The fear of costly damage to your roof may leave you wondering whether you need specialist roof insurance. This guide explains everything you need to know about what your home insurance will cover and when you need to speak to your insurer about any non-standard features.
A buildings insurance policy will cover your home’s roof. So, if something happens to it – for example, tiles fall off in a storm or a tree falls onto it – you’ll be covered for repairs. You’ll also be covered in certain circumstances if your roof leaks and this causes damage to your home or possessions.
If you live in a typical house the chances are that your roof is built with conventional materials, such as tiles or slate, and described by insurers as ‘standard’.
But if you have a ‘non-standard’ roof, you’ll need to tell your insurer about it.
Non-standard roofs include:
- Flat roofs
- Thatched roofs
Chelsea Shakespeare, household underwriting manager, at Adrian Flux, says: 'More people are swapping to modern designs and materials which last longer, are environmentally friendly and look great so need to approach a non-standard insurer, or broker, if they want to find it easier and more cost effective to get the appropriate type of cover.'
What is roof insurance?
Roof insurance forms part of your building's insurance policy and pays for repairs to any damage to the roof caused by a specific event, such as fire, vandalism, a storm or lightning. It also pays for any related damage to the structure of your home, such as problems caused by water coming in through the roof.
Andrew Cheney, chief risk and valuation advisor at Hiscox, says: 'There are a number of factors that an insurer will need to take into account before providing cover for different styles of roofs as well as considerations that may affect the insurance premium that you pay.'
The type of roof matters because it all comes down to the risk of damage and potential cost and repair time associated as far as the insurer is concerned, explains Chelsea. 'It’s extremely important that a homeowner discloses the correct roof so the company covering it can ensure they are equipped and prepared to restore or replace any damage so they can get their customer’s home back to normal as soon as possible.'
You’ll always have to pay an excess on a roof insurance claim – this is the part of a claim you have to pay yourself – so you won’t get 100% of the cost of the repairs paid for. You set the size of the excess when you take out your policy; the higher it is, the cheaper the overall policy will be. However, it does mean that in the event of making a claim you’ll have to make a bigger contribution towards the repair costs.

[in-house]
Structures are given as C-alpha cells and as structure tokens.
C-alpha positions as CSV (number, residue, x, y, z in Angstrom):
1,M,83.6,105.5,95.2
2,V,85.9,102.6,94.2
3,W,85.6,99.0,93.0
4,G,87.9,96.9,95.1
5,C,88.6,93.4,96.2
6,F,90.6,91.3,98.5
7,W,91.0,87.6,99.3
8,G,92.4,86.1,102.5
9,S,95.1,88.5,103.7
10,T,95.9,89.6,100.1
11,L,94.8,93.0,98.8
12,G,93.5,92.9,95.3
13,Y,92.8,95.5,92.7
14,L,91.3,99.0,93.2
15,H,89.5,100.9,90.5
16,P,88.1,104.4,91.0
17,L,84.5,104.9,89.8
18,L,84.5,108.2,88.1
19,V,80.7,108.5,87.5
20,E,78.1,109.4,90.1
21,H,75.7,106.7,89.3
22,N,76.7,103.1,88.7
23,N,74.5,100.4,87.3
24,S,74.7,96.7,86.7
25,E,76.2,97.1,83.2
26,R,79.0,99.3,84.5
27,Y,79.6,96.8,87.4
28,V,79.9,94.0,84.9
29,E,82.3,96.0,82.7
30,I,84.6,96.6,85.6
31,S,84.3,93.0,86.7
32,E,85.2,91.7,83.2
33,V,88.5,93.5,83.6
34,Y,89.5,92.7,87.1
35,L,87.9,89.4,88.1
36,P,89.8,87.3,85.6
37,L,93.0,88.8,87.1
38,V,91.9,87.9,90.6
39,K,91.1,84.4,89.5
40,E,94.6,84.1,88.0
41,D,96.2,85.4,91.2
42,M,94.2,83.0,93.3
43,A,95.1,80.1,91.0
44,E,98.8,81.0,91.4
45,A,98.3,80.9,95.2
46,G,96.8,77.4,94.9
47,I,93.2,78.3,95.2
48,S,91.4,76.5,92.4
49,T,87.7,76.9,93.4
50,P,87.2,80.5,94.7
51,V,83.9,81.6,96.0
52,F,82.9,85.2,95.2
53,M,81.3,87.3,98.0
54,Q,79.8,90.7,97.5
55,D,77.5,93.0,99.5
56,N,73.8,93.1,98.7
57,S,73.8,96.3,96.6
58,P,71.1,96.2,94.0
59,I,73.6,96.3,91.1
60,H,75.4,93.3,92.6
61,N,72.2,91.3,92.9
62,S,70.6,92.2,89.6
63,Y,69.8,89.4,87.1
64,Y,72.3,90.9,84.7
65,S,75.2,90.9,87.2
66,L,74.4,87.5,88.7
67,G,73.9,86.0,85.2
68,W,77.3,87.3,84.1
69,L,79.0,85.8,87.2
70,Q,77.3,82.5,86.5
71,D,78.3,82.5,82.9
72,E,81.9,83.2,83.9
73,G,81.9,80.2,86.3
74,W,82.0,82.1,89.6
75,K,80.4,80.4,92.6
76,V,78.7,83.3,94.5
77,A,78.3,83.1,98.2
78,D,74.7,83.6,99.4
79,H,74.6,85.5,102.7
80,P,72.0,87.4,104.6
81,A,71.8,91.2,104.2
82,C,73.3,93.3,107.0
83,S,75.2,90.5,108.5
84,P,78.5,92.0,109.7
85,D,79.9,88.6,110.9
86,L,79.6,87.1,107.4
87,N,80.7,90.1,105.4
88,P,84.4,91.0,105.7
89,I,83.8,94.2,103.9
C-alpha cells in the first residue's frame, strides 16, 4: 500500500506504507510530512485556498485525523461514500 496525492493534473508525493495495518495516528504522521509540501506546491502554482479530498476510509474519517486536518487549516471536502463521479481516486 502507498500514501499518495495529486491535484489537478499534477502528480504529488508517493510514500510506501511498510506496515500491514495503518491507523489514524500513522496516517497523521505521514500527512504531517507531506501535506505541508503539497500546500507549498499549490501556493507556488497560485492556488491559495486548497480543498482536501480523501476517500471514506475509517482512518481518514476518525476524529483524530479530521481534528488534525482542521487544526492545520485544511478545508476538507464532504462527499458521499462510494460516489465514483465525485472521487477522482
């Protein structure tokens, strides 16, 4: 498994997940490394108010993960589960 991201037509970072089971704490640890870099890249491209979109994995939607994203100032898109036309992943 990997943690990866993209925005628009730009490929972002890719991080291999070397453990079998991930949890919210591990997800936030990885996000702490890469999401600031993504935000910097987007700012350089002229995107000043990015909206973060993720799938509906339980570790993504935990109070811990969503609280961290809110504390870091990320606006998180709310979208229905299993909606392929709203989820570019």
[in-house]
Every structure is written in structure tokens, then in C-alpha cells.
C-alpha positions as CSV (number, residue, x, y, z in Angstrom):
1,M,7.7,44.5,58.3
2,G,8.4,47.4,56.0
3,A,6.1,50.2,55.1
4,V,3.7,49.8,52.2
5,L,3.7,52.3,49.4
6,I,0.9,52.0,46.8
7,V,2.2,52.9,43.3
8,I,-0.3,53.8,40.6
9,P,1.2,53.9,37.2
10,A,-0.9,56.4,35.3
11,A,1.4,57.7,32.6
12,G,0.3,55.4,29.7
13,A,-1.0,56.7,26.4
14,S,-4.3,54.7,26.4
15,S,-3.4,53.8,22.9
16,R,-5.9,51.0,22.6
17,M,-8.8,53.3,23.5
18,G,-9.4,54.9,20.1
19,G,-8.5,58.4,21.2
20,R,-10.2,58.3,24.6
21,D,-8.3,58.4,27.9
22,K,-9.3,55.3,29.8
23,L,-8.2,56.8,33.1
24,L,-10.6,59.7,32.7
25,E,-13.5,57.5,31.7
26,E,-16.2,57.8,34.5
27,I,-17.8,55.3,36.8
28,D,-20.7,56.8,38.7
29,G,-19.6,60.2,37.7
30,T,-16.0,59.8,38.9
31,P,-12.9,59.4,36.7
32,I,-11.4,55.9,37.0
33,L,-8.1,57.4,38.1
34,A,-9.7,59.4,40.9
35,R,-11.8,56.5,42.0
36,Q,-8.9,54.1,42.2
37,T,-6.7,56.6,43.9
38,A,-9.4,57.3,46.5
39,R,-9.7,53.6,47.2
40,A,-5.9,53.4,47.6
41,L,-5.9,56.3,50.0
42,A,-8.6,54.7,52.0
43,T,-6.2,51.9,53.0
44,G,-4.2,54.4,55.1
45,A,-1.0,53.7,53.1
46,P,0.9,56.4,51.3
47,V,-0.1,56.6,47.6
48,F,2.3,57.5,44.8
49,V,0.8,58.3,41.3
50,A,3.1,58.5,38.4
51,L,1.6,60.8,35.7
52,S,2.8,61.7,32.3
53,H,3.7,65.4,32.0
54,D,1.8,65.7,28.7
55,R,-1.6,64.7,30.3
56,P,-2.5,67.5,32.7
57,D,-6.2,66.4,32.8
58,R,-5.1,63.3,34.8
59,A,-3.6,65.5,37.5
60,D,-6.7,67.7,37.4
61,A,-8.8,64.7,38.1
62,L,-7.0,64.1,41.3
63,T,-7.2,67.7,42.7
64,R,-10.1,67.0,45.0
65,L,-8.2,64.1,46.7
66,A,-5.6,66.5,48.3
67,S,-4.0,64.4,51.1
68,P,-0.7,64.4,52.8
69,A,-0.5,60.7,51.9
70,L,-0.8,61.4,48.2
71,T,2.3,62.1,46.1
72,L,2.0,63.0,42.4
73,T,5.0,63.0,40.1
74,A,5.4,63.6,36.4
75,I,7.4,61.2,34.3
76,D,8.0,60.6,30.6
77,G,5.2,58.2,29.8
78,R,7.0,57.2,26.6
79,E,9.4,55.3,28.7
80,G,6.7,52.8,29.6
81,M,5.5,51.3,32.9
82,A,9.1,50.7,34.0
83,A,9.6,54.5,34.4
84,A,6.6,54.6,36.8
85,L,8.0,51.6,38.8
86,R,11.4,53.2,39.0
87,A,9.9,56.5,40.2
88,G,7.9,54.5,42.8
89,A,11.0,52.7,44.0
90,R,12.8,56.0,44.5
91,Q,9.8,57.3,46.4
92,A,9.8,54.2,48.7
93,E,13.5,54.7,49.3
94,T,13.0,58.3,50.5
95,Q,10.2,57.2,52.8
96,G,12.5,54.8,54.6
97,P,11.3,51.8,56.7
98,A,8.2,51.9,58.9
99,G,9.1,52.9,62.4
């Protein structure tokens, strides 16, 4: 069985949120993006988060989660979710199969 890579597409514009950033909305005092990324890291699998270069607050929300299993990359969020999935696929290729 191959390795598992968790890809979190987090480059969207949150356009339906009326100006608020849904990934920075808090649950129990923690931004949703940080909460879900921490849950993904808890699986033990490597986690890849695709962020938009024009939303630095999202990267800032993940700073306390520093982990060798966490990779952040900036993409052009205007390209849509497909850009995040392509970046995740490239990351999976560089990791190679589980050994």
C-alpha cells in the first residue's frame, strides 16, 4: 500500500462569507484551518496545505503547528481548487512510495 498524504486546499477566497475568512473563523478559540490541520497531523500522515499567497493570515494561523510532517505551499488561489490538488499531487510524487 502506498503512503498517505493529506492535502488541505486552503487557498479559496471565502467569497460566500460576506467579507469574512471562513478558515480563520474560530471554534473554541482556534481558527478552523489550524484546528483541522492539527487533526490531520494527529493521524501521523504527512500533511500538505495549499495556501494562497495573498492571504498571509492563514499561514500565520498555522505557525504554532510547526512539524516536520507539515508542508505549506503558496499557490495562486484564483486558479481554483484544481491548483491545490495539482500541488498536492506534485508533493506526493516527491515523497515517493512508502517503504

Anything caused by wear and tear, such as the nails in your roof corroding over time, isn’t covered. You may also risk being unable to claim on your cover if you haven’t properly maintained your roof – you haven’t replaced tiles that are missing, for example.
Any damage to the belongings inside your home as a result of damage to your roof would be covered by your contents insurance policy.
Do you need roof insurance?
All insurers include roof insurance as part of their buildings insurance policies so you don’t need to buy a separate roof insurance policy. If you need cover for a non-standard roof, this is offered by some mainstream insurers, such as Admiral, which will give you a standard policy but possibly with different terms and conditions relating to the roof.
There are also insurers that specialise in insuring properties with thatched, flat or other unusual types of roof, such as rubber or green roofs. A spokesperson for the Association of British Insurers says: 'Damage caused to roofs by a named peril will normally be covered by your home buildings insurance in accordance with the terms and conditions of the policy. You should always provide honest and accurate information to the insurer, to avoid any risk of the policy being invalidated or your claim denied.'
The spokesperson adds that cover is available for roofs of non-standard construction, such as thatched, or flat roofs, and an insurance broker can help with finding a policy that best meets your needs.